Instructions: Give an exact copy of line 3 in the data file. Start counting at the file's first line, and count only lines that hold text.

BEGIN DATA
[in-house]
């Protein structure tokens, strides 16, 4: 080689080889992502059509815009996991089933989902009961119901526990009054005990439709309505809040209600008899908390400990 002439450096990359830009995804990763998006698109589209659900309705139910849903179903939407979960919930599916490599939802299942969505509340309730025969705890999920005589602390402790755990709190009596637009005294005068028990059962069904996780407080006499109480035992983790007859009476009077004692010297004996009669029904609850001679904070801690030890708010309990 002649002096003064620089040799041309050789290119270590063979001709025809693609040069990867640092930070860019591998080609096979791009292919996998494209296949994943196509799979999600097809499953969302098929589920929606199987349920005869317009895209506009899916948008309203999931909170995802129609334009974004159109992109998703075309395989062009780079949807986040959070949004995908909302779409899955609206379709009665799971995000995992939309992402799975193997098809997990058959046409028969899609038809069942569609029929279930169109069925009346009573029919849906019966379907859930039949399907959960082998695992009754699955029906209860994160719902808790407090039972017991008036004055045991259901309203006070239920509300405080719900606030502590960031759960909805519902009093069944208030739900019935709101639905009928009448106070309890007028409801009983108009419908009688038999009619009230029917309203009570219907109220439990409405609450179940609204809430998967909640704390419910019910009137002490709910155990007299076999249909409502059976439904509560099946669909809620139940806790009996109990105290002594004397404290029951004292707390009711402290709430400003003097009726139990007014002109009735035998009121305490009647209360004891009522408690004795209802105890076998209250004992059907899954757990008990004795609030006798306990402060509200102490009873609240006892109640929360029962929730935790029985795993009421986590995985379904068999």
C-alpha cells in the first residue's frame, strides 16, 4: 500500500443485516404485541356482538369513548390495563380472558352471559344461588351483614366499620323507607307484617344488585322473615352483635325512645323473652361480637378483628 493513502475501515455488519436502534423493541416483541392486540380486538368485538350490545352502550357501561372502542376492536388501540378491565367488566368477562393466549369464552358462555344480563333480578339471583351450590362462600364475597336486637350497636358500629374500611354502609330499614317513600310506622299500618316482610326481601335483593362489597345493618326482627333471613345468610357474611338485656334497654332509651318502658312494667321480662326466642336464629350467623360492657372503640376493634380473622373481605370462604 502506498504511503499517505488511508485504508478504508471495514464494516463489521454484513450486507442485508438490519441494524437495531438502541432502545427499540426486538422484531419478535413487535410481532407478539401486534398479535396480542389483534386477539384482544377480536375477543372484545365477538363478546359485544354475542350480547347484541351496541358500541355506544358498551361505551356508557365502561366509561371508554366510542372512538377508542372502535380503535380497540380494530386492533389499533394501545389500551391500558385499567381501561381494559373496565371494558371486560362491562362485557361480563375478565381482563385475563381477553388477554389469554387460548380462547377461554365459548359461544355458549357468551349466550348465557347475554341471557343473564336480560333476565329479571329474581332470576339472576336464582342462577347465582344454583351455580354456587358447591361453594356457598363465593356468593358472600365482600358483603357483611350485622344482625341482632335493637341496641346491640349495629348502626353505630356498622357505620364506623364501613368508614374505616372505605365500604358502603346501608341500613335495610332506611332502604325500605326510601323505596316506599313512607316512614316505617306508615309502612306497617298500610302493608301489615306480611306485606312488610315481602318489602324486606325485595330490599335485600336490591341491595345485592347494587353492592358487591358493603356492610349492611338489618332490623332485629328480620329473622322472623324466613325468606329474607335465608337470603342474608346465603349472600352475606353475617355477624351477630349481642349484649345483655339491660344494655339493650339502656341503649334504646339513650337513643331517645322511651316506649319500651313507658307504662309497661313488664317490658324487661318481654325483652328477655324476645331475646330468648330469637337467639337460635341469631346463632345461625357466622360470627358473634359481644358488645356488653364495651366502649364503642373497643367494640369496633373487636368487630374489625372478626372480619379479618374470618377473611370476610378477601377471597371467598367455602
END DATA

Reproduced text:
C-alpha cells in the first residue's frame, strides 16, 4: 500500500443485516404485541356482538369513548390495563380472558352471559344461588351483614366499620323507607307484617344488585322473615352483635325512645323473652361480637378483628 493513502475501515455488519436502534423493541416483541392486540380486538368485538350490545352502550357501561372502542376492536388501540378491565367488566368477562393466549369464552358462555344480563333480578339471583351450590362462600364475597336486637350497636358500629374500611354502609330499614317513600310506622299500618316482610326481601335483593362489597345493618326482627333471613345468610357474611338485656334497654332509651318502658312494667321480662326466642336464629350467623360492657372503640376493634380473622373481605370462604 502506498504511503499517505488511508485504508478504508471495514464494516463489521454484513450486507442485508438490519441494524437495531438502541432502545427499540426486538422484531419478535413487535410481532407478539401486534398479535396480542389483534386477539384482544377480536375477543372484545365477538363478546359485544354475542350480547347484541351496541358500541355506544358498551361505551356508557365502561366509561371508554366510542372512538377508542372502535380503535380497540380494530386492533389499533394501545389500551391500558385499567381501561381494559373496565371494558371486560362491562362485557361480563375478565381482563385475563381477553388477554389469554387460548380462547377461554365459548359461544355458549357468551349466550348465557347475554341471557343473564336480560333476565329479571329474581332470576339472576336464582342462577347465582344454583351455580354456587358447591361453594356457598363465593356468593358472600365482600358483603357483611350485622344482625341482632335493637341496641346491640349495629348502626353505630356498622357505620364506623364501613368508614374505616372505605365500604358502603346501608341500613335495610332506611332502604325500605326510601323505596316506599313512607316512614316505617306508615309502612306497617298500610302493608301489615306480611306485606312488610315481602318489602324486606325485595330490599335485600336490591341491595345485592347494587353492592358487591358493603356492610349492611338489618332490623332485629328480620329473622322472623324466613325468606329474607335465608337470603342474608346465603349472600352475606353475617355477624351477630349481642349484649345483655339491660344494655339493650339502656341503649334504646339513650337513643331517645322511651316506649319500651313507658307504662309497661313488664317490658324487661318481654325483652328477655324476645331475646330468648330469637337467639337460635341469631346463632345461625357466622360470627358473634359481644358488645356488653364495651366502649364503642373497643367494640369496633373487636368487630374489625372478626372480619379479618374470618377473611370476610378477601377471597371467598367455602